By Bernie Bell
I don’t tend to watch horror films – there’s enough scope in life for being frightened, without inflicting that stuff on my brain. But I remember seeing the original 1922 film, ‘Nosferatu: A Symphony of Horror’, https://en.wikipedia.org/wiki/Nosferatu when I was at Uni. It was on at the film society – the Sunday night film was a big part of life in Lampeter – a small market town in mid-Wales so, me and my friends always went to see the film, pretty much whatever it was.
After the film, we went to the bar, and I was saying that I felt sorry for him – for Nosferatu. I was thinking – imagine being so alone. Living on and on, when all those you care about and all those who care for you, are gone. I was teased for this – one person accusing me of having ‘sympathy for the devil’ (Rolling Stones reference), but I stuck to my guns – I felt sorry for him, very sorry for him. Imagine being so alone. I’m from a big family – for me, it was unimaginable, and an unimaginably sad idea.
I then read Bram Stokers original novel, and he also, I think, had sympathy for the lone lost soul.
Then, I used to think about Mike’s Granny. Granny lived to be 100, but, long before that, all her siblings and the friends of her youth and younger days, were gone. She was called Octavia, being the last of eight children – but all her siblings were gone. She was a sociable woman, and made new friends and had a social life. One Christmas me and Mike got her a nice new pack of playing cards, and a half bottle of gin, as that’s what she liked to do – meet up with her friends to play cards and have a gin & tonic. She made the most of her life, as long as she could, but I used to think what must it be like, to not have anyone left to share references and memories with? The younger family members would know some of the family stories, but it’s not the same as a shared knowledge with those who were actually there.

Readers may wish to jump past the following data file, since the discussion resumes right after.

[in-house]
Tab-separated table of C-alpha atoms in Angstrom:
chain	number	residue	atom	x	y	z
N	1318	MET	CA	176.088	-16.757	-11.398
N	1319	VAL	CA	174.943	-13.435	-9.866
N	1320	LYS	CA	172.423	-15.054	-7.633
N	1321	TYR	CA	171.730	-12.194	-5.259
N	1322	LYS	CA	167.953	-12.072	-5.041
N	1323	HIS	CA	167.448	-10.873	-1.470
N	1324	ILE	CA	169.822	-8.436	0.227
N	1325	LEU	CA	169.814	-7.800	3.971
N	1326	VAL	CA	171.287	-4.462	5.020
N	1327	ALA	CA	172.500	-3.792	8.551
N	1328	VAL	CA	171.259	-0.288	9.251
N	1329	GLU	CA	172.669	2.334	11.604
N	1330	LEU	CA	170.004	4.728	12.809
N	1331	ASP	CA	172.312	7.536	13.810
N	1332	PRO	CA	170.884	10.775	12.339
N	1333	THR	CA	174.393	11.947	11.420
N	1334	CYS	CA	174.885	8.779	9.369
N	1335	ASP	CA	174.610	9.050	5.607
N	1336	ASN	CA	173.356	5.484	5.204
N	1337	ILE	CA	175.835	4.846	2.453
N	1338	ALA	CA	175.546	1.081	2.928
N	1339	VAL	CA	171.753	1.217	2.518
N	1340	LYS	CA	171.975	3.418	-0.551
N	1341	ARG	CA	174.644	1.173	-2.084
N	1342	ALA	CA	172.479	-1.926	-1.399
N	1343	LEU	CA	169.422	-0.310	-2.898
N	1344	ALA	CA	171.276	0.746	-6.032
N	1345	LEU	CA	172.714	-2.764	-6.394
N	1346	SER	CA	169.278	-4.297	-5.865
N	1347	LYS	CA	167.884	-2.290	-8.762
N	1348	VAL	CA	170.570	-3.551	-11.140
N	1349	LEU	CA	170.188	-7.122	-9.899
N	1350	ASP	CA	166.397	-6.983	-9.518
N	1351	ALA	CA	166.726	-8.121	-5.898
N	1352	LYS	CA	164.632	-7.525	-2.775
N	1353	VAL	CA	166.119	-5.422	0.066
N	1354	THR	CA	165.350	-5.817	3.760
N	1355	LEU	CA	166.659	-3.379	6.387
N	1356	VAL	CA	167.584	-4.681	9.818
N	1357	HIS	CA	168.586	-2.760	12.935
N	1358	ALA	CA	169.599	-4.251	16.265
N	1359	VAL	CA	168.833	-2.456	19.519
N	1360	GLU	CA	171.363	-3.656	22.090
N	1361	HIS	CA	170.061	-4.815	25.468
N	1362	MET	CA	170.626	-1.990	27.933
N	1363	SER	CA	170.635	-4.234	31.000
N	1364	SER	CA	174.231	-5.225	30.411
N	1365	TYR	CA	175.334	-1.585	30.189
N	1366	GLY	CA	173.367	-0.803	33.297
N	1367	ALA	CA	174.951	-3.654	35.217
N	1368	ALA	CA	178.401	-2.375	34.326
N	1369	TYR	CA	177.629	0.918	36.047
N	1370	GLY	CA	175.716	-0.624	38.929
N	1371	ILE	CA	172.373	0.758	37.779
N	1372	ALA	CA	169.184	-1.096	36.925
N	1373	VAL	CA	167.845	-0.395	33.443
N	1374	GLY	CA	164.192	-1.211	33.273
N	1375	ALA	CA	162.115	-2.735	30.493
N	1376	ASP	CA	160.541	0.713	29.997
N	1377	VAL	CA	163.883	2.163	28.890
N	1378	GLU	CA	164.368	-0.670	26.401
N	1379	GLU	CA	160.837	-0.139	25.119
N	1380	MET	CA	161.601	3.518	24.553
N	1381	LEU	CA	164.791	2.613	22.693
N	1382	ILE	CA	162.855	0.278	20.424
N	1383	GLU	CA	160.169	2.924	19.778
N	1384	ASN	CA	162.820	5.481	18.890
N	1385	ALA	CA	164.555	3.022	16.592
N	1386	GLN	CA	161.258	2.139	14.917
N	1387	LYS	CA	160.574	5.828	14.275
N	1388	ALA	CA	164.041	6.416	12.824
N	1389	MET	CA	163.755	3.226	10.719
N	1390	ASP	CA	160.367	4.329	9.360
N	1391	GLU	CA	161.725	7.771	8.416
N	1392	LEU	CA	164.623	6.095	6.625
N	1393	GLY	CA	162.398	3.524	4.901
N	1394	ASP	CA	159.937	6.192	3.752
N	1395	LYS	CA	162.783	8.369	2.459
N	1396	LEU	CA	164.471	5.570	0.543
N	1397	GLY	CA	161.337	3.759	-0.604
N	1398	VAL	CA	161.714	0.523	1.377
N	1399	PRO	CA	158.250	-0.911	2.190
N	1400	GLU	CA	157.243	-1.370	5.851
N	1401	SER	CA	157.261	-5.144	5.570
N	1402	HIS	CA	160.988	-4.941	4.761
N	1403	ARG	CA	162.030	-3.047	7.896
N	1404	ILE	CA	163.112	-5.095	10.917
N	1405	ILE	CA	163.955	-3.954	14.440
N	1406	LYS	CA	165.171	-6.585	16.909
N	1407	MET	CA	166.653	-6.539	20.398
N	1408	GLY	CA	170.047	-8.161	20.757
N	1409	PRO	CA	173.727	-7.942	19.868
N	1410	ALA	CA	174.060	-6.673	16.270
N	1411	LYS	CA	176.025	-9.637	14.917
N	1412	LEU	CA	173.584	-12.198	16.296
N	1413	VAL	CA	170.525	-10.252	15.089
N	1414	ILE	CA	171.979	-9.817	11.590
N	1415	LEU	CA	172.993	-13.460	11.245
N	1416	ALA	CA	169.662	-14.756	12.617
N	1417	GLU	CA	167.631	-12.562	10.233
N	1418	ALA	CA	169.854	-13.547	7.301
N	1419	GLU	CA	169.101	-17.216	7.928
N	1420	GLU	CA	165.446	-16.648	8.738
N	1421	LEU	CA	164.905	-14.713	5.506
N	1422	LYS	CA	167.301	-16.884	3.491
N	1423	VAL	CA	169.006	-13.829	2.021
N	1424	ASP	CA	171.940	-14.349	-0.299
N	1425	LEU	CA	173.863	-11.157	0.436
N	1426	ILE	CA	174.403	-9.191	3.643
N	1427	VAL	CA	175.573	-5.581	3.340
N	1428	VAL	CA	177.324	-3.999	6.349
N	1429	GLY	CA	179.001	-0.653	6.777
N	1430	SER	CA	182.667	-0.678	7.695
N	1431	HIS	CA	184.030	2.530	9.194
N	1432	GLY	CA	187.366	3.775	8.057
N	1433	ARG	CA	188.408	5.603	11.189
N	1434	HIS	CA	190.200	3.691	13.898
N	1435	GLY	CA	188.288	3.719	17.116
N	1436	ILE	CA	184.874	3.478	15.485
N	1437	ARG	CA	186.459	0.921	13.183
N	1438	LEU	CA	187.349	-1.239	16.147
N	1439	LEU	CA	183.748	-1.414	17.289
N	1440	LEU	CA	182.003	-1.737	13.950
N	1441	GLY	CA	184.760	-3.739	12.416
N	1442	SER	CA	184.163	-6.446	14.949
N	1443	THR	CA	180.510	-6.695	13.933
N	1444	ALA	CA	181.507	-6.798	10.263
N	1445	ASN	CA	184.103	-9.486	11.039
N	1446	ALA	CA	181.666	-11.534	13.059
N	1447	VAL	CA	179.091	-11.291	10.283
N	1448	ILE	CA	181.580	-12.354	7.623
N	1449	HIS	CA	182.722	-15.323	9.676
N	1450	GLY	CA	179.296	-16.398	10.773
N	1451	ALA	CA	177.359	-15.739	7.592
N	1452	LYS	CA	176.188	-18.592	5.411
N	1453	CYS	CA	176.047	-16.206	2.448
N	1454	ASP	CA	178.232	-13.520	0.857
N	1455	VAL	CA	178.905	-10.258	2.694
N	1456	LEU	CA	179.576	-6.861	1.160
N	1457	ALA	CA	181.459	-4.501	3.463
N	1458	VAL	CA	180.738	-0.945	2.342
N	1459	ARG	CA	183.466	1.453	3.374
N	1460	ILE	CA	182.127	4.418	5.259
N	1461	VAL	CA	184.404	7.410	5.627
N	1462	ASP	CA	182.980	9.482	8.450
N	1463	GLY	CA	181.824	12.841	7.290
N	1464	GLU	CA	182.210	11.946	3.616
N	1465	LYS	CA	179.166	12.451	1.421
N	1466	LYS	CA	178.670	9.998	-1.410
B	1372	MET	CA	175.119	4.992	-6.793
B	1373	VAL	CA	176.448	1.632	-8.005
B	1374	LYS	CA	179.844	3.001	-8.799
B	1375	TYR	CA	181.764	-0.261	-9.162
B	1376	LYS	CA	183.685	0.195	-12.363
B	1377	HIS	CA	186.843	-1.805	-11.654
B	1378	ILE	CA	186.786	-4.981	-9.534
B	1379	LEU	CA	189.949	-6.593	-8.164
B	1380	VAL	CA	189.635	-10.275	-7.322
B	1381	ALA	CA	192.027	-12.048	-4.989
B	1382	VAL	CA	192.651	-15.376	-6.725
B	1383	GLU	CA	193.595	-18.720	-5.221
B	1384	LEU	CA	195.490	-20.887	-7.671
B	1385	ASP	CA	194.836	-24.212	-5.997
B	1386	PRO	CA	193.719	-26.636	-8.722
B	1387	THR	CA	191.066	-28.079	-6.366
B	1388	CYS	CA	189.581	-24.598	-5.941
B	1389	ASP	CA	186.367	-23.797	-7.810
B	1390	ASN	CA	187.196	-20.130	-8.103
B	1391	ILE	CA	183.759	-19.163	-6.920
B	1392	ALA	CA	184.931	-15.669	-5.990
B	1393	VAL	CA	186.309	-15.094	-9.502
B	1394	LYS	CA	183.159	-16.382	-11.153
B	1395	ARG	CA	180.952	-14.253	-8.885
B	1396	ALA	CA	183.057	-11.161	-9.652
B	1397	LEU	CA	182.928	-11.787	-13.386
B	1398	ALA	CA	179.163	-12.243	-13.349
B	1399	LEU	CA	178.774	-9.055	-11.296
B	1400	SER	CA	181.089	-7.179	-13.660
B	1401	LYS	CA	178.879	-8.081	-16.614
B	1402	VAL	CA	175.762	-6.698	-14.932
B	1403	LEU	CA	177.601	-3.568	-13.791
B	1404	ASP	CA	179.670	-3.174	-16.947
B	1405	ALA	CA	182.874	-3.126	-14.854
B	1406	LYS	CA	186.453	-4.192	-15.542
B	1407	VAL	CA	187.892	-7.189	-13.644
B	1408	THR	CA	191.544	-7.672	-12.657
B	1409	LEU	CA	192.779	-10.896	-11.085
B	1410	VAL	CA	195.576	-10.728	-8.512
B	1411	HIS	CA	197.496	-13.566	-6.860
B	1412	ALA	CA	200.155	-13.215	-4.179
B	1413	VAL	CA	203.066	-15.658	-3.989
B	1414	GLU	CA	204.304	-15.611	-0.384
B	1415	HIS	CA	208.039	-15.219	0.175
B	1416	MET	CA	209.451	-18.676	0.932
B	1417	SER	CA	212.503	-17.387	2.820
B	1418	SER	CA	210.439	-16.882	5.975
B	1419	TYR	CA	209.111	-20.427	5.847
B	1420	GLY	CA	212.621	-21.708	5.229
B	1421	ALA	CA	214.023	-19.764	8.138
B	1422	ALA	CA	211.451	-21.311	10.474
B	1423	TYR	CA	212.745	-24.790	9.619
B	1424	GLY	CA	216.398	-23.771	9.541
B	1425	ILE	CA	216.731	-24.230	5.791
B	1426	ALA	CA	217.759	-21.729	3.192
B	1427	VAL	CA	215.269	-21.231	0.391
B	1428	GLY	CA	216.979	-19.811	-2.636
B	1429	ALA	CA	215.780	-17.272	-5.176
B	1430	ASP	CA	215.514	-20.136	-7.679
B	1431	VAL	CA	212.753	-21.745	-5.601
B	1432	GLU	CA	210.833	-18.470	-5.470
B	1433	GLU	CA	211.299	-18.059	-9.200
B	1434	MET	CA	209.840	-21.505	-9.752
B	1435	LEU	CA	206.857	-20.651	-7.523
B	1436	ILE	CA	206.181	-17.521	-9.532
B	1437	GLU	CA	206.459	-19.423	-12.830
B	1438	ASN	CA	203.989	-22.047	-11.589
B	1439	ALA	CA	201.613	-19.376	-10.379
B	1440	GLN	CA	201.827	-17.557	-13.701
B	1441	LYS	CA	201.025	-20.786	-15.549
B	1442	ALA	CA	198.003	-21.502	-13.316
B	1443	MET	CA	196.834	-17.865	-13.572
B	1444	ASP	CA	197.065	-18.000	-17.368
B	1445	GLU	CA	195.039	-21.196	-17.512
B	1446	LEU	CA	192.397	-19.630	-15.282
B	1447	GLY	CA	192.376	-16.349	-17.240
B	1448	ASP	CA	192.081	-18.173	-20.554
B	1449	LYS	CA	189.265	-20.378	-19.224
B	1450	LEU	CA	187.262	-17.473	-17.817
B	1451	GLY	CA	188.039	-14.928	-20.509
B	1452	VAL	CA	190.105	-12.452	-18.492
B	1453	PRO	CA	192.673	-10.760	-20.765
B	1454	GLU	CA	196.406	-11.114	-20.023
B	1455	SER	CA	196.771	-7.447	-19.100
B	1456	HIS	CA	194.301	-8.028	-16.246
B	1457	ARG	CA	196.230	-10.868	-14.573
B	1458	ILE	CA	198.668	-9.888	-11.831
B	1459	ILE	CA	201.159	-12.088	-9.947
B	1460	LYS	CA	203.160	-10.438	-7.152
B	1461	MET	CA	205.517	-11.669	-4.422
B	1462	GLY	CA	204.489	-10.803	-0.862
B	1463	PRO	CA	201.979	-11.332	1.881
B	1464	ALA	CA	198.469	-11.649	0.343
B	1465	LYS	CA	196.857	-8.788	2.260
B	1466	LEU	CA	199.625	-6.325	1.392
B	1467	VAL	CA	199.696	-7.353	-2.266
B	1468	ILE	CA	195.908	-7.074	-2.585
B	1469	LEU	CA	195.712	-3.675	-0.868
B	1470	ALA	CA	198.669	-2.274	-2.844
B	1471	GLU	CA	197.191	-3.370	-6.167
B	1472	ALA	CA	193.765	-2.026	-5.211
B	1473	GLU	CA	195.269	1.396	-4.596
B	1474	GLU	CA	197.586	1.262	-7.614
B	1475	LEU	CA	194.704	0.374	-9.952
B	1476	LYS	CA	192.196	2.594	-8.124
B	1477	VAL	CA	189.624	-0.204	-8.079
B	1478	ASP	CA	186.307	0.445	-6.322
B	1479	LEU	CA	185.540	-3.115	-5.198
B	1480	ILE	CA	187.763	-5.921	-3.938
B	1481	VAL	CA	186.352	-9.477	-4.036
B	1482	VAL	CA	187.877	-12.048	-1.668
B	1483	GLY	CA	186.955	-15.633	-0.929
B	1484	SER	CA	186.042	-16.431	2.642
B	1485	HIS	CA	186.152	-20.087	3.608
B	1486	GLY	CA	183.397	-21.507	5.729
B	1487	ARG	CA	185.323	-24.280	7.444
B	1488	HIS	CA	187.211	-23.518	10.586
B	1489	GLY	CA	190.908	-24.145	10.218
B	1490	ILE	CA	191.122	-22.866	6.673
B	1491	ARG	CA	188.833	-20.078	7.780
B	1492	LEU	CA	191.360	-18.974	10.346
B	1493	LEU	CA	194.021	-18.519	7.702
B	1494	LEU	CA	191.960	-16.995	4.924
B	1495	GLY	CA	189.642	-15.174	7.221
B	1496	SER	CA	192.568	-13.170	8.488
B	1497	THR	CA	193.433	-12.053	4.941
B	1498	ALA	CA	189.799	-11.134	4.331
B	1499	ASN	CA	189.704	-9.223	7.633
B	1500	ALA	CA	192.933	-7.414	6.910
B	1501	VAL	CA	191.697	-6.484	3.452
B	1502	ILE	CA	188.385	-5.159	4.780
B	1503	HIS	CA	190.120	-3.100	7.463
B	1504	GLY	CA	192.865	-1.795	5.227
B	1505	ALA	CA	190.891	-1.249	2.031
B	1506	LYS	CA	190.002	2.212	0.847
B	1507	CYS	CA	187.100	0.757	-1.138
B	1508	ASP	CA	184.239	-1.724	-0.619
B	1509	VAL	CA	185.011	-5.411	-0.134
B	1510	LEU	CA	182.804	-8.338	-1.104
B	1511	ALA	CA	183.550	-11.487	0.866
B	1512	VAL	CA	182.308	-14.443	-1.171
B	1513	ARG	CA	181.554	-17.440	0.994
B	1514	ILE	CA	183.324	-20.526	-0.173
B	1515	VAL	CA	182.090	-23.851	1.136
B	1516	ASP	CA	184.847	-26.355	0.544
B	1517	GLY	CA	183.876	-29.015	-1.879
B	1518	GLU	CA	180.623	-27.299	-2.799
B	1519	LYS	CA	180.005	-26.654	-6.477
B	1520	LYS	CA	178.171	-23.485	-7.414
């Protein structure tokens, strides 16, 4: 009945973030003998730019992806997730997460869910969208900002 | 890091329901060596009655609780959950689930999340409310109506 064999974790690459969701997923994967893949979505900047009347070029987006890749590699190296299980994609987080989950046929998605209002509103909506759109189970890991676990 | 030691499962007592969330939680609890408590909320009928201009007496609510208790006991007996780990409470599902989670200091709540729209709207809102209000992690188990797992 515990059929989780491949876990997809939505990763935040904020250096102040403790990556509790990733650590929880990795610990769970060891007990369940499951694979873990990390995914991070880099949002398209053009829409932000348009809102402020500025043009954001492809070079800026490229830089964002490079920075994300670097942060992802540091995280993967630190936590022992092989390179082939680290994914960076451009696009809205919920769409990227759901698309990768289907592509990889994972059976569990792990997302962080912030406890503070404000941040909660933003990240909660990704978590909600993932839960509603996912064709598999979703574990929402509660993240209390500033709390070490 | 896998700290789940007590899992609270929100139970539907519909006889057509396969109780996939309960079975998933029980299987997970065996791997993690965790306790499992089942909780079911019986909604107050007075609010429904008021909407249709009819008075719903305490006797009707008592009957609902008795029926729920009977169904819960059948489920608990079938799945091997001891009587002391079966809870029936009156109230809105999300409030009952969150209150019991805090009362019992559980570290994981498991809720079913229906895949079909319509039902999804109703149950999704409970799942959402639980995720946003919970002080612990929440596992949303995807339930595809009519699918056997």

And now I’m beginning to feel that way myself. My parents and all my siblings have gone. There are plenty of the younger generation, some of whom have an interest in family histories and stories. Mostly, I don’t think they are all that interested, and why should they be? They have their own lives to live, and their own memories and stories to make.
My old friends and the people I know are going, too. More and more of them – far too many in this past year. And I’m thinking about those that are left, and valuing them, more and more.
These days, I can’t watch the last episode of ‘Still Game’ – where they all fade away, one by one, as it’s a bit too close to home. https://theorkneynews.scot/2019/04/05/the-end-of-still-game/
This morning, thinking of the year just gone, and the years to come, I realised that I’m beginning to feel like Dracula, or Nosferatu – thinking of those who have gone, and those who are left – including myself – and how my passing might affect their lives, or not.
I’m not being gloomy about it – what’s the point in that? I’m just realising, and thinking that maybe that was what was in Bram Stoker’s mind, when he formulated the story – the idea of – how must it feel to live on, when those you care about, are gone?
It doesn’t feel good.